One of the questions regularly raised in discussions of independence is what would happen to Scotland’s globally prestigous universities.

Senior figures at my own place of work, the University of Edinburgh, have voiced concerns about the impact of being cut off from UK government research funding. More publicly Louise Richardson, the American-inspired principal of St Andrews has attacked elements of Scottish higher education policy as unsustainable and believes that universalism and universities do not go together.

What many people do not know is that, although higher education is devolved to Holyrood, the research funding which keeps many universities topped up and allows them to employ some world class academics is still allocated from Westminster. In the early days of the Cameron government there were attempts to politicise university research through directed funding of some of the main research councils, Arts and Humanities, Economics and Social Science, Biotechnology and Biological Sciences,  Medicine, Natural Environment and Science and Technology. Thankfully, a great many academics resisted such efforts and despite the crisis of tuition fees the structures of research funding are still relatively intact.

Now given that Scotland’s universities are already regulated and funded at an undergraduate level by Holyrood, the research funding pool is the one remaining structural link to Westminster. People such as Louise Richardson buy into the idea that severing this link would be a disaster for Scotland’s universities, and the forensic and nuanced Labour MSP Malcolm Chisholm pointed out the benefit of large research pools in this week’s independence preview debate in the chamber.

This is not something the Yes campaign can just ignore, and being a Scottish university is not a virtue in itself without the funds to back up the country’s claims to be at the top table of world education. You would hope that the future of higher education in Scotland, which is crucial to the country in terms of both its economy and its ability to meet its aspirations as a highly developed state, receives a significant amount of attention in the Scottish Government’s forthcoming white paper. In Scotland being the education minister also involves safeguarding and developing crucial national institutions for the benefit of all.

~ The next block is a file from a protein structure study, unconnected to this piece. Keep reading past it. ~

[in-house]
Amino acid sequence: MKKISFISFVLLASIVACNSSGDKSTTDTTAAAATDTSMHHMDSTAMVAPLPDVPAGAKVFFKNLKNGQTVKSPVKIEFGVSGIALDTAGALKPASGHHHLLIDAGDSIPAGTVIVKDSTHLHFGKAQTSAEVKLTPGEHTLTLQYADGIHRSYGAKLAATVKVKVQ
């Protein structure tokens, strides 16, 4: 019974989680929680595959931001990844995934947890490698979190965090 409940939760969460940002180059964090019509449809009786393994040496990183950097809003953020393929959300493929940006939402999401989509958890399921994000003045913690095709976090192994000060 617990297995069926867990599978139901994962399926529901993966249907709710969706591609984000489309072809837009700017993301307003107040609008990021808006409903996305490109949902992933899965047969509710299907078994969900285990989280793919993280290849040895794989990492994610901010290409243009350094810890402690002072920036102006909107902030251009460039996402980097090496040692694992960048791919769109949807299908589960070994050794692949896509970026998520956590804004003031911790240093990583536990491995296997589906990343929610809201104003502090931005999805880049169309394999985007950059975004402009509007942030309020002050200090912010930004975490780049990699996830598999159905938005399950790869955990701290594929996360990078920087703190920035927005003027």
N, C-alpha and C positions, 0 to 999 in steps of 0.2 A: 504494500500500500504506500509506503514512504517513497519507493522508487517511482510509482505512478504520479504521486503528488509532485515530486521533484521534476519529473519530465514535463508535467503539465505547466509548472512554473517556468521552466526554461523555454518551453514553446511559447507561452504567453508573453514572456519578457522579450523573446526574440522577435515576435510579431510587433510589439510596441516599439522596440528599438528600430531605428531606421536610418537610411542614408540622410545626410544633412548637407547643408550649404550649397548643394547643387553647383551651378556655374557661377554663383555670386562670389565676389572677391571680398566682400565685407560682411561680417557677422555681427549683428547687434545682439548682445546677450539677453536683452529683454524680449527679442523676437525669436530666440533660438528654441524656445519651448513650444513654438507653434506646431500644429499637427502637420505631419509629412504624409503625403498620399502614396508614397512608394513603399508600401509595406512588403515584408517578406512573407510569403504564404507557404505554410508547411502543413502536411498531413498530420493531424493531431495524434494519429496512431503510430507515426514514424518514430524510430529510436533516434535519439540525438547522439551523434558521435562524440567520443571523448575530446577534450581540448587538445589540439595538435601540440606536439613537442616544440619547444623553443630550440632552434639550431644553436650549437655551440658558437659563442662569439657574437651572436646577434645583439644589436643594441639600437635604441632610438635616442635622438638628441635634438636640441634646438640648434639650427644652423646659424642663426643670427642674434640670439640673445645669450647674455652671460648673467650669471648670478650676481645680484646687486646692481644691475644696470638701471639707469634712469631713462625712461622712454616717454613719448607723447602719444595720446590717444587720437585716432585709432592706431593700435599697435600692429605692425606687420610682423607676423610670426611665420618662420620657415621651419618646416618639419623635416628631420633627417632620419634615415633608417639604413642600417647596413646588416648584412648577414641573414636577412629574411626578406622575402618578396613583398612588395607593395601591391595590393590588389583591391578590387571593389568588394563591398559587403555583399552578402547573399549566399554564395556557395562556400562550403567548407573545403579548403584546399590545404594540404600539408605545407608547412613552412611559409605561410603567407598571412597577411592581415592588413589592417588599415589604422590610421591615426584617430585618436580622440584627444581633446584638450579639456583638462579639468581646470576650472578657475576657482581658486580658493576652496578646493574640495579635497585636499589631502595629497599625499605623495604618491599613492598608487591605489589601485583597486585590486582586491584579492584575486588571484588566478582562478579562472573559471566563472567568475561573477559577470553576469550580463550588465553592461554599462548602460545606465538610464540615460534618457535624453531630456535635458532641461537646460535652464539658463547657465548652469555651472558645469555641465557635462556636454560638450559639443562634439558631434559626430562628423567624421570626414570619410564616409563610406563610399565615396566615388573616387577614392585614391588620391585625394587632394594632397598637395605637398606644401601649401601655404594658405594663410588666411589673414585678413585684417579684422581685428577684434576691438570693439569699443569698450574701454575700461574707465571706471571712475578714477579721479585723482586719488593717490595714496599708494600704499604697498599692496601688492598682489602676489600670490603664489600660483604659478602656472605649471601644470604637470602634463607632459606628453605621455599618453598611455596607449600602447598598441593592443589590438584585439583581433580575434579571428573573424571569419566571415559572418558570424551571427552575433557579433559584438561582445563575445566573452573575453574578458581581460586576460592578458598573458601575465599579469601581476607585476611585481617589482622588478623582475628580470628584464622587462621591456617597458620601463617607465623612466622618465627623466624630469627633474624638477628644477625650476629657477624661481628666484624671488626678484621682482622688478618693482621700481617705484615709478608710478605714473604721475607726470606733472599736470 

Nothing, however, is impossible, and there are various options for Scotland’s universities to take after independence.

The first would be to propose a joint research pool with Englash, Welsh, Irish and Northern Irish universities that would better allow specialisms to flourish and facilitate cross border academia. There is already a limited cooperation agreement between the UK and Ireland on pooling of research resources, whilst a great deal of higher-end science research now happens within the context of European funding organisations and research networks anyway.

The other option is that Scotland, in line with the aspirations of some SNP and Green thinkers to seek membership of the Nordic Council, should attach itself to the Nordforsk research pool which coordinates funding and specialisation across Northern Europe from Iceland to the Baltic states and Western Russia. This would move Scotland away from what Scandinavians term the Anglo Saxon educational tradition and integrate the country more closely with its Nordic neighbours. This might seem a horrific idea to the Ivy League obsessives in the country’s top universities but would apparently be more in line with the collective mood in Scotland generally.

The third option is that Scotland goes all out in developing itself as the go-to country for education by mixing high levels of access and participation for its own citizens with state backed research. It could aggressively pursue international funding and utilise the advantage of having several top class universities within a few hours of one another to create a world-leading research cluster across a range of disciplines. When Voltaire fell over himself to praise the Scottish intellectual climate he did so in a world without research councils and American exchange students. Ideas, and not oil or Scotland the brand, could be what comes to define the first century of a reconstituted state.

The last of these three scenarios is probably the most fanciful, but it is also the most enticing. Given the increasing dysfunctionality of universities in England independence might give Scotland the chance to develop a distinctive educational paradigm which could become a national cause celebre to dwarf flogging golf hats and whisky to wealthy tourists.

Separatism Voltaire us apart